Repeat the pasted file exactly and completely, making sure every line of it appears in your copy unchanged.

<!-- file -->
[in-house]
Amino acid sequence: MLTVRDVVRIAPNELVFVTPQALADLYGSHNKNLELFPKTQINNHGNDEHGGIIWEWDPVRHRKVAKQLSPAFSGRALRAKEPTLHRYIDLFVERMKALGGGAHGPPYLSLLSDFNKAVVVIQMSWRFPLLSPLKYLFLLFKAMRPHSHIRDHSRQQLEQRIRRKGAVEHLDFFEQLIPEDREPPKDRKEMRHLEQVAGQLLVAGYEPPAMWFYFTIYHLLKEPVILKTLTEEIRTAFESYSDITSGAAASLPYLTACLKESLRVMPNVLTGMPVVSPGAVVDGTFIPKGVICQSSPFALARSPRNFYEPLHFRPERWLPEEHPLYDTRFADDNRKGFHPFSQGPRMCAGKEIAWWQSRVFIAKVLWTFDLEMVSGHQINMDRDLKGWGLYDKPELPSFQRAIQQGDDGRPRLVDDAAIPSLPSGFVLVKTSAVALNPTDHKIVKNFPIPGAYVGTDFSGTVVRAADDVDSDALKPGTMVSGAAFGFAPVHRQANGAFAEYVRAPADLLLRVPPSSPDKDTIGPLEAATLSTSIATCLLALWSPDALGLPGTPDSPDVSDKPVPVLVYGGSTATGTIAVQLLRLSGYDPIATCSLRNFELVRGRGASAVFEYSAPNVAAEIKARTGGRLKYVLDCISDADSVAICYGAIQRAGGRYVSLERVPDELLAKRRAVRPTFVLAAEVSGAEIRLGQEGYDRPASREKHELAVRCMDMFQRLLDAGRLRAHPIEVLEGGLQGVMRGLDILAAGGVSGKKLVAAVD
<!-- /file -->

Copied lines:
[in-house]
Amino acid sequence: MLTVRDVVRIAPNELVFVTPQALADLYGSHNKNLELFPKTQINNHGNDEHGGIIWEWDPVRHRKVAKQLSPAFSGRALRAKEPTLHRYIDLFVERMKALGGGAHGPPYLSLLSDFNKAVVVIQMSWRFPLLSPLKYLFLLFKAMRPHSHIRDHSRQQLEQRIRRKGAVEHLDFFEQLIPEDREPPKDRKEMRHLEQVAGQLLVAGYEPPAMWFYFTIYHLLKEPVILKTLTEEIRTAFESYSDITSGAAASLPYLTACLKESLRVMPNVLTGMPVVSPGAVVDGTFIPKGVICQSSPFALARSPRNFYEPLHFRPERWLPEEHPLYDTRFADDNRKGFHPFSQGPRMCAGKEIAWWQSRVFIAKVLWTFDLEMVSGHQINMDRDLKGWGLYDKPELPSFQRAIQQGDDGRPRLVDDAAIPSLPSGFVLVKTSAVALNPTDHKIVKNFPIPGAYVGTDFSGTVVRAADDVDSDALKPGTMVSGAAFGFAPVHRQANGAFAEYVRAPADLLLRVPPSSPDKDTIGPLEAATLSTSIATCLLALWSPDALGLPGTPDSPDVSDKPVPVLVYGGSTATGTIAVQLLRLSGYDPIATCSLRNFELVRGRGASAVFEYSAPNVAAEIKARTGGRLKYVLDCISDADSVAICYGAIQRAGGRYVSLERVPDELLAKRRAVRPTFVLAAEVSGAEIRLGQEGYDRPASREKHELAVRCMDMFQRLLDAGRLRAHPIEVLEGGLQGVMRGLDILAAGGVSGKKLVAAVD